Father Ernest Poruthota Was the Patron Saint of Sinhala Theatre and Film.

Dr.Sarath Amunugama

I thought of writing this note as I am one of the few survivors from the halcyon days of the nineteen seventies when Father Ernest Poruthota nurtured a small group of young middle class urbanites who were breaking into the hitherto exclusive preserves of Sinhala theatre and film.

Many of these young men came from the ‘’Catholic Belt’’ which extended from Colombo North to Wennappuwa and had many good bilingual schools. They were managed by distinguished Catholic missionaries from Italy, France and Belgium.

Among their accomplishments was the promotion of acting and hymn singing which prepared some of their students, among them Tony Ranasinghe, Vijaya Kumaratunga and Ravindra Randeniya to think of a future on stage and screen.

These Catholic students were all in thrall to the Minerva Players of Negombo which gave star billing to Rukmani Devi and her husband Eddie Jayamanne. Their mansion ‘’Jaya Ruk’’ in a suburb of Negombo [sold when the glamorous pair fell on bad times] was the cynosure of all eyes and confirmed to ambitious young aspirants that the arts could pave the way to riches as well as fame.

But the man who cracked the whip, both metaphorically and in real life as we now know, was B A W Jayamanne, Eddie’s elder brother, who was playwright, producer, financier, actor and manager of the Minerva Company.

Their only competitior was Sirisena Wimalaweera whose studio equipment was breaking down. Also he was fast running out of willing young, and old, actresses. The BAW productions had a Catholic religious ambience with frequent praying before the cross and Rukmani lamenting in song before a gravestone in a Catholic cemetery and addressing the deceased ‘’Aiya’’ who had ascended to the Catholic ’Swarga Rajjaya’’.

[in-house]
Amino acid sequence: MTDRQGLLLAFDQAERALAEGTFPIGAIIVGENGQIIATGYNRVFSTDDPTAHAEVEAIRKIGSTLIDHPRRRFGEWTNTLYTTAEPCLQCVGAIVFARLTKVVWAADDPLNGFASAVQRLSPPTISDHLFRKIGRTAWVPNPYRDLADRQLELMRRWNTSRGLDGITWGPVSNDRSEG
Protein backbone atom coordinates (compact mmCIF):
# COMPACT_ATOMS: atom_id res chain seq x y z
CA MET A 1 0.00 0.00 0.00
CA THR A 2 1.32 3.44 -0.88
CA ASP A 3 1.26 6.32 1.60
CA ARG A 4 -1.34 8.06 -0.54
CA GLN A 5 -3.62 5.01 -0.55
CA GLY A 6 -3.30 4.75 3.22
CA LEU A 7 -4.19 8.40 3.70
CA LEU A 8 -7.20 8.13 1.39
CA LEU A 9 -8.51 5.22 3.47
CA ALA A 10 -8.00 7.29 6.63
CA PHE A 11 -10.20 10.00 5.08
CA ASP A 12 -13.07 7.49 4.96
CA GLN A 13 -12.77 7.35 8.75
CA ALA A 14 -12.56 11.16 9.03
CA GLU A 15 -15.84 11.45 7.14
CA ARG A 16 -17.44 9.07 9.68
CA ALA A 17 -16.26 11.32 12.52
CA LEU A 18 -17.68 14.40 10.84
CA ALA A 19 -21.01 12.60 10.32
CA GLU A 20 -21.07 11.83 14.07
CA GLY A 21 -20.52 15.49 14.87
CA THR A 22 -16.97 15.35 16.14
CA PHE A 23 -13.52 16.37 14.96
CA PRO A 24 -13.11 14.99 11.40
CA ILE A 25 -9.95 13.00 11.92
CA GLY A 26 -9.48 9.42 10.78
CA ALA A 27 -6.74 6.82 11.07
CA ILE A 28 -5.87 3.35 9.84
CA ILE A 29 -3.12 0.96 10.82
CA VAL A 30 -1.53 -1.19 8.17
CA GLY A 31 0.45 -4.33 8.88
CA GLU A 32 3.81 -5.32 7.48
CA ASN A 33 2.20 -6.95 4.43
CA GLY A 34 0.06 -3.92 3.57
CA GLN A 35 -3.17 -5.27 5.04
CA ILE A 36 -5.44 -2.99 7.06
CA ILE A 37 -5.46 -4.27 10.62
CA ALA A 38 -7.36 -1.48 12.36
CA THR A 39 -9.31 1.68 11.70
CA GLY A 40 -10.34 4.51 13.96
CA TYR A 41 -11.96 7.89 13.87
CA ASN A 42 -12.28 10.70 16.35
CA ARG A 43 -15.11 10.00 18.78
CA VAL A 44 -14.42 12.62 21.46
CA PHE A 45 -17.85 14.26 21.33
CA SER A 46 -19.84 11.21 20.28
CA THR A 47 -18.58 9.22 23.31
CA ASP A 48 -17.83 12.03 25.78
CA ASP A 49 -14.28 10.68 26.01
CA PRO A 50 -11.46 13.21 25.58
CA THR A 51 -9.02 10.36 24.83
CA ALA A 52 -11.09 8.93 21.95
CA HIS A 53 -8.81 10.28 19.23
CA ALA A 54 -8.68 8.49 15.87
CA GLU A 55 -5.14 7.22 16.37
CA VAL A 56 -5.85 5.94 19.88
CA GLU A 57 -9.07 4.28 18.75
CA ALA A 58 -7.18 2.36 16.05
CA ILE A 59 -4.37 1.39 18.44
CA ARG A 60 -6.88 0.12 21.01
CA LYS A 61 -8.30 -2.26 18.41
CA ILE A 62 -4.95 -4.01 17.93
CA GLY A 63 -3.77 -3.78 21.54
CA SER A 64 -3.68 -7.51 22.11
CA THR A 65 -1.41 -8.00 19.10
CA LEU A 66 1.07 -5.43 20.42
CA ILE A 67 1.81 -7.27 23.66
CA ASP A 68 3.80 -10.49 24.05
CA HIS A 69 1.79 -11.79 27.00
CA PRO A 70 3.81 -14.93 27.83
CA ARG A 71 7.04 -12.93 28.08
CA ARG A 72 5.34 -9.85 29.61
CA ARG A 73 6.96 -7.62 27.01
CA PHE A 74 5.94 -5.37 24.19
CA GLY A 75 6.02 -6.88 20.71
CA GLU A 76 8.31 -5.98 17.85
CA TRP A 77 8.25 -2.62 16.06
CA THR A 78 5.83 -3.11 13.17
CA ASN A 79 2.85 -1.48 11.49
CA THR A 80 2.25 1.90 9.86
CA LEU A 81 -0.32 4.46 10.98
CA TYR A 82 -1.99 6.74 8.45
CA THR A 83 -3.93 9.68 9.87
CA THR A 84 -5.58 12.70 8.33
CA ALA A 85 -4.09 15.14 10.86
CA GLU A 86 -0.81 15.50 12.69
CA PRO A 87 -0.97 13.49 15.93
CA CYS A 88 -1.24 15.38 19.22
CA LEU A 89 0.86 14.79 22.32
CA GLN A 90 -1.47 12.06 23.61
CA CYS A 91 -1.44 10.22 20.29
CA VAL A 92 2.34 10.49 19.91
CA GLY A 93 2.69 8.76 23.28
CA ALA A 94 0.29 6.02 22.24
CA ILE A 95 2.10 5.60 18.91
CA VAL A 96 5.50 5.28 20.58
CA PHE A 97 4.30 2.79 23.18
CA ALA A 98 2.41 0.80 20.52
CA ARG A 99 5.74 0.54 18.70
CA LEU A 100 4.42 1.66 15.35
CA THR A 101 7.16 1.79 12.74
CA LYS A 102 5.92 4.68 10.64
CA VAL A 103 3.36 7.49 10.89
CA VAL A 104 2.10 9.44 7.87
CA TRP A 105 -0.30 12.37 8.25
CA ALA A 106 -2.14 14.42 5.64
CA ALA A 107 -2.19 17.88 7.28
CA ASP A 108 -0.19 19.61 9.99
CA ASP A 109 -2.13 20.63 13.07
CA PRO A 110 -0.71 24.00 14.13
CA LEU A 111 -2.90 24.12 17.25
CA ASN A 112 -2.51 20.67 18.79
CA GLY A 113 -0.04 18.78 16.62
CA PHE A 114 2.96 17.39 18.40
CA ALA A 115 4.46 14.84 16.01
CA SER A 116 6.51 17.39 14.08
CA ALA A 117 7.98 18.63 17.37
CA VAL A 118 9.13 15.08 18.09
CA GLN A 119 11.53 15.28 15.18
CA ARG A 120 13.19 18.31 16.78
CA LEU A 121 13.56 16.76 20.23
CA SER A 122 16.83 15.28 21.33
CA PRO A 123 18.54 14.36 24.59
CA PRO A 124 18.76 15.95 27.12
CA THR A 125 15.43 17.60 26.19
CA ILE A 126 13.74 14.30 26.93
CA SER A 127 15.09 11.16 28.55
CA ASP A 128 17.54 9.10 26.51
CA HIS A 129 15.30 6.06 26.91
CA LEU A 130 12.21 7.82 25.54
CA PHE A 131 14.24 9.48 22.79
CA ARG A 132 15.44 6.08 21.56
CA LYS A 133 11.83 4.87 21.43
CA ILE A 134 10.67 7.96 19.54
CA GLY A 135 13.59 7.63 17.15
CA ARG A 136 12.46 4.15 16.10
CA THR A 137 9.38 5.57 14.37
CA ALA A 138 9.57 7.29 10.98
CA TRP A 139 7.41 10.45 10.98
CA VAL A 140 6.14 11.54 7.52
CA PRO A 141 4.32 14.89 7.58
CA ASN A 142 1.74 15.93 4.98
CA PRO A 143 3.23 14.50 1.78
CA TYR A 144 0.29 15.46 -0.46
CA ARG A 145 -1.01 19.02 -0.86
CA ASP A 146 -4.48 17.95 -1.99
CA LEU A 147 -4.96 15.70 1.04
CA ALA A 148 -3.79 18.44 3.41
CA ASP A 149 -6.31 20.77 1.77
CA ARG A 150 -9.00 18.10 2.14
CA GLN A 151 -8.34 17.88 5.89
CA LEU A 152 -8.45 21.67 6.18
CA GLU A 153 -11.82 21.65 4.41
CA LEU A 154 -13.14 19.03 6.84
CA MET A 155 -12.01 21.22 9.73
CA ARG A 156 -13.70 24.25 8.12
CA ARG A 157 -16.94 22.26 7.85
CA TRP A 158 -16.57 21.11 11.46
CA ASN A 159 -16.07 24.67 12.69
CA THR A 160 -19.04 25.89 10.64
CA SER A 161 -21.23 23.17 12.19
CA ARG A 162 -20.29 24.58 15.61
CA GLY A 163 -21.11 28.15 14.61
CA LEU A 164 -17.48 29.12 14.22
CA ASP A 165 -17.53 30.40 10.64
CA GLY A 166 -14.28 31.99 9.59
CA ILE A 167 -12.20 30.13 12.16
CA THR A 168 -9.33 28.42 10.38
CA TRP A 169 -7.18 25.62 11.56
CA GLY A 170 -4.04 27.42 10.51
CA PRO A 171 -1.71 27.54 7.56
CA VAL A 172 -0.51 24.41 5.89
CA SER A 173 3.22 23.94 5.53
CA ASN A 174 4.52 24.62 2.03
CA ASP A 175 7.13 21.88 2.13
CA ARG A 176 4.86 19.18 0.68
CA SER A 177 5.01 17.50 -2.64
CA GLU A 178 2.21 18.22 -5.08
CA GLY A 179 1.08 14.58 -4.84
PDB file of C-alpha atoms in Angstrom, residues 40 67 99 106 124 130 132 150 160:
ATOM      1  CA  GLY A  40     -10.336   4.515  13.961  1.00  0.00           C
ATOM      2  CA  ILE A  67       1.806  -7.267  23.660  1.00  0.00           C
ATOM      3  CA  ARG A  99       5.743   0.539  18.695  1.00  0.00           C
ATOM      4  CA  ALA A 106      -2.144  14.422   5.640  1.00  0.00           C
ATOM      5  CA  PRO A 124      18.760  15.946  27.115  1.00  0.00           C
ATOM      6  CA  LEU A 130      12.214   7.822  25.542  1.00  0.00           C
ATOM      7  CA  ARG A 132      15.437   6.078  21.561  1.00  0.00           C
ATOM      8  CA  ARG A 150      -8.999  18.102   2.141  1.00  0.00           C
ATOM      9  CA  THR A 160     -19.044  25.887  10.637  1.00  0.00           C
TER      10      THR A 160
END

The Catholic iconography was unmistakable and the familiar mix of sex, sadism and religion kept the audience spellbound. It is ironic that the nationalist songs and dances which have now become a staple ingredient in Sinhala popular cinema ,was introduced by two Tamil film personalities Gunaratnam and Somasekeram who could quickly recognize a goldmine when they saw one.

Father Poruthota’s initial contacts were with ‘’Ape Kattiya’’ whose ideologue was Cyril B Perera. Cyril’s upbringing was a tribute to the Catholic priests of St. Mary’s College, Kegalle, who provided for him and gave him a bilingual education which put him in an unassailable position among the leading lights of the ‘’Kattiya’’. A voracious reader of English literature and criticism he had a splendid imagination and could take the organization into territories that had not been explored before. For instance ‘’Ape Kattiya’s” plays had a suggestion of homosexuality. Wickremaratne’s ‘’Ran Thodu’’ dealt with premarital sex. Their favourite western dramatist was Tennesee Williams whose plays “A Street Car named Desire’’ and ‘’Cat on a Hot tin Roof’’ were translated into Sinhala and produced for the local stage by the ‘’Kattiya ‘’ group.

The other strong Catholic presence was of Ralex Ranasinghe and later his brother Tony who had actually planned to join the Catholic priesthood. They were all attracted to Father Ernest Poruthota who was on the same wavelength as them and a far cry from the reactionary missionaries who looked down on their efforts.